Don't laugh: I have designed a test for genius and am now trying to norm it. Through Mensa and ads in Netherlandic newspapers 106 volunteers have been recruited so far, which is not enough. Might any of you be interested in doing my test? It can be obtained at [my then address]. When you submit answers, I will let you know your score as soon as I consider the test normed properly. Might I not succeed in standardizing it, I'll simply report your scores in relation to the group of volunteers.
The Test For Genius not only gives a total score, but also a profile in several aspects of genius, as I see them: pattern recognition,reasoning ability, numerical insight, spatial insight and knowledge gathering. The test is quite similar to a difficult I.Q. test, but some items require skills that (in my view) are typical for geniuses. Unfortunately, mentioning those skills here would help you to solve the problems, so I can't do that…
Being a new member, here is a brief introduction: age: 30. Vocations: composer, writer, guitarist and guitar teacher.
I think societies that enable highly intelligent people to communicate with each other are of great importance. I would like to stress that in my country it is very difficult to qualify for such societies, since there are no tests available here that gives scores up to the 99.9 level. Mensa here doesn't give scores above "percentile 99", and the tests you can do at test institutes here don't go much higher either. Even the Netherlandic WAIS has only a verbal ceiling of I.Q. 144. So "home tests" like Mega and Titan are the only way to reach very high scores, and unfortunately they have the disadvantage of being in the wrong language for many of us.
This, and my interest in genius, inspired me to design my test, that exists in both Netherlandic and English.
The main problem I encounter is that many volunteers obviously put too little time and effort into it to reach their true level. Such scores have no meaning and can not be used to norm the test. Someone who does his best and has 1 right is of greater help than someone who only gives it a quick glance and has 20 right. So? Anyone?
It is needed to clarify several points in hindsight: this article concerns what would later be called the Short T.F.G., and its current version is found at this web page. I did norm the test, but nowadays report scores in relation to the group of candidates as well.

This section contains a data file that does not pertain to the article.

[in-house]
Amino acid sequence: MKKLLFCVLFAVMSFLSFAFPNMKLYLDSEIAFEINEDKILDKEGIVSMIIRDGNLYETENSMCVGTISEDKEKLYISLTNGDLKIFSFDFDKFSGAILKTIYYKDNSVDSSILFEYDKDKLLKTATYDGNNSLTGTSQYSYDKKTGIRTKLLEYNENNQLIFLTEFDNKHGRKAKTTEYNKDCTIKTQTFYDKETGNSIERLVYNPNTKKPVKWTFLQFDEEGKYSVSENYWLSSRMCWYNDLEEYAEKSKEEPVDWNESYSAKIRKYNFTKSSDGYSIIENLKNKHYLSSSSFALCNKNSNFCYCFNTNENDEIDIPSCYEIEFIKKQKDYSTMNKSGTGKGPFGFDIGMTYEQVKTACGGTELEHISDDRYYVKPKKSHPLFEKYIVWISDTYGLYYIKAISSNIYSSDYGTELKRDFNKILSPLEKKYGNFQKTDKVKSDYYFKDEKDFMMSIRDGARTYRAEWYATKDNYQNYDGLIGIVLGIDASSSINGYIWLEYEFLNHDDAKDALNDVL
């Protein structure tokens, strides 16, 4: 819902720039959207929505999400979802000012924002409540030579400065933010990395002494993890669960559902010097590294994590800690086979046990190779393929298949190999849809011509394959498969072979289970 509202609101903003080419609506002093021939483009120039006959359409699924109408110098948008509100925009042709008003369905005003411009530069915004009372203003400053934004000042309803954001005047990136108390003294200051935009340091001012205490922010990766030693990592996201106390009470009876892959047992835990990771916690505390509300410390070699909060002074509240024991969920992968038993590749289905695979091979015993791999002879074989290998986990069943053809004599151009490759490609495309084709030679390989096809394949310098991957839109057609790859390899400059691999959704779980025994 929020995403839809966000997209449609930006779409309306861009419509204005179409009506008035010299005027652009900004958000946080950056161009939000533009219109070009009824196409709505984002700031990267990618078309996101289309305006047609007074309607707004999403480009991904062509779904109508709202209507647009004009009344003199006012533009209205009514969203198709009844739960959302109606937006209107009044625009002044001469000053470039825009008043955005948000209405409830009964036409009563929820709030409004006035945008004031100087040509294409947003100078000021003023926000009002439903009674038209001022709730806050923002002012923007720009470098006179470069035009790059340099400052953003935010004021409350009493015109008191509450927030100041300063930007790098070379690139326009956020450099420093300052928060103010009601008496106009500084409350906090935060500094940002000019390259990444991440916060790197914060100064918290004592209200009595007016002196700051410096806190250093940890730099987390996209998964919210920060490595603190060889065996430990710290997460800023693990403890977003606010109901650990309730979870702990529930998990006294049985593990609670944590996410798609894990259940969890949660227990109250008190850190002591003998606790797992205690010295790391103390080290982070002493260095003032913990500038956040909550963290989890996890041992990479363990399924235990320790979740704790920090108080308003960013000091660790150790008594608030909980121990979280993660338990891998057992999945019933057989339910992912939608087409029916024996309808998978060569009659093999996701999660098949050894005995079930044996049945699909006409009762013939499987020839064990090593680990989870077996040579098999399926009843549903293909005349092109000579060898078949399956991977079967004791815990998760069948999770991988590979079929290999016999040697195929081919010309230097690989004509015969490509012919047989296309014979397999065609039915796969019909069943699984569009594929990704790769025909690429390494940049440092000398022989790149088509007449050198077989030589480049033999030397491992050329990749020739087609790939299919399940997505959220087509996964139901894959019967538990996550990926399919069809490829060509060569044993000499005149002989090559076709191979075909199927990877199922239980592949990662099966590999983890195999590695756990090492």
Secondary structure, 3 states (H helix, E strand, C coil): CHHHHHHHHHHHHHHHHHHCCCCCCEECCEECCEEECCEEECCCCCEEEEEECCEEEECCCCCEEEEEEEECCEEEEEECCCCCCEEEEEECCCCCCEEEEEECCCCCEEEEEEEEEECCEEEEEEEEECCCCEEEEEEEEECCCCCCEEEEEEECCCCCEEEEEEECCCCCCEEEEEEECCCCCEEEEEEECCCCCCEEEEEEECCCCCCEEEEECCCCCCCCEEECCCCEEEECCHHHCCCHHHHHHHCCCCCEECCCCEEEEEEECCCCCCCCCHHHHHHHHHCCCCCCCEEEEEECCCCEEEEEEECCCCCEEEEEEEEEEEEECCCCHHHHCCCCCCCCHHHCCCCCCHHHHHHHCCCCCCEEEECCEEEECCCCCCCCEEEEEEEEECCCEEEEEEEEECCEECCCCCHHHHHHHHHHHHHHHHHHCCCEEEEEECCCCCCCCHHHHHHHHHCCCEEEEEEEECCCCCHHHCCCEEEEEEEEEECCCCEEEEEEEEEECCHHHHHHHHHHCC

The profile has largely been dropped because it turned out to be not reliable enough. Only verbal and spatial section scores are still reported.
The items I thought would require skills typical for genius turned out to simply be very difficult intelligence-requiring items of sublime quality. I have learnt that test items can never measure genius or creativity, but only intelligence. To detect, measure, require, genius/creativity you need to take personality aspects other than intelligence into account, as I now know. I mention this with emphasis as I see others making the same mistake in creating what they think are "creative puzzles" or whatever they call it. But the only creativity goes into designing those problems; to solve them requires mere intelligence. It takes years of study and hundreds of test submissions and statistical analysis thereof to learn that.
Further I am pleased to say it has now become very much easier to find high-range tests in The Netherlands, some even in Netherlandic. The Test For Genius though remains only in English.
Regarding people not doing their best and not reaching their true level, I later realized I was wrong in believing that. Those people did do their best from the start on, but the test was much harder than I had expected, so that most of the scores were at or just above zero. This too is a mistake that beginning test designers naturally make; you underestimate the hardness of your test. But a test is always very much harder for who takes it than for who creates it. Initially you can't believe that such low raw scores correspond to such high I.Q.'s. Again, several years of studying incoming data are needed to make you realize your intuitive notion of test difficulty is dozens of I.Q. points off.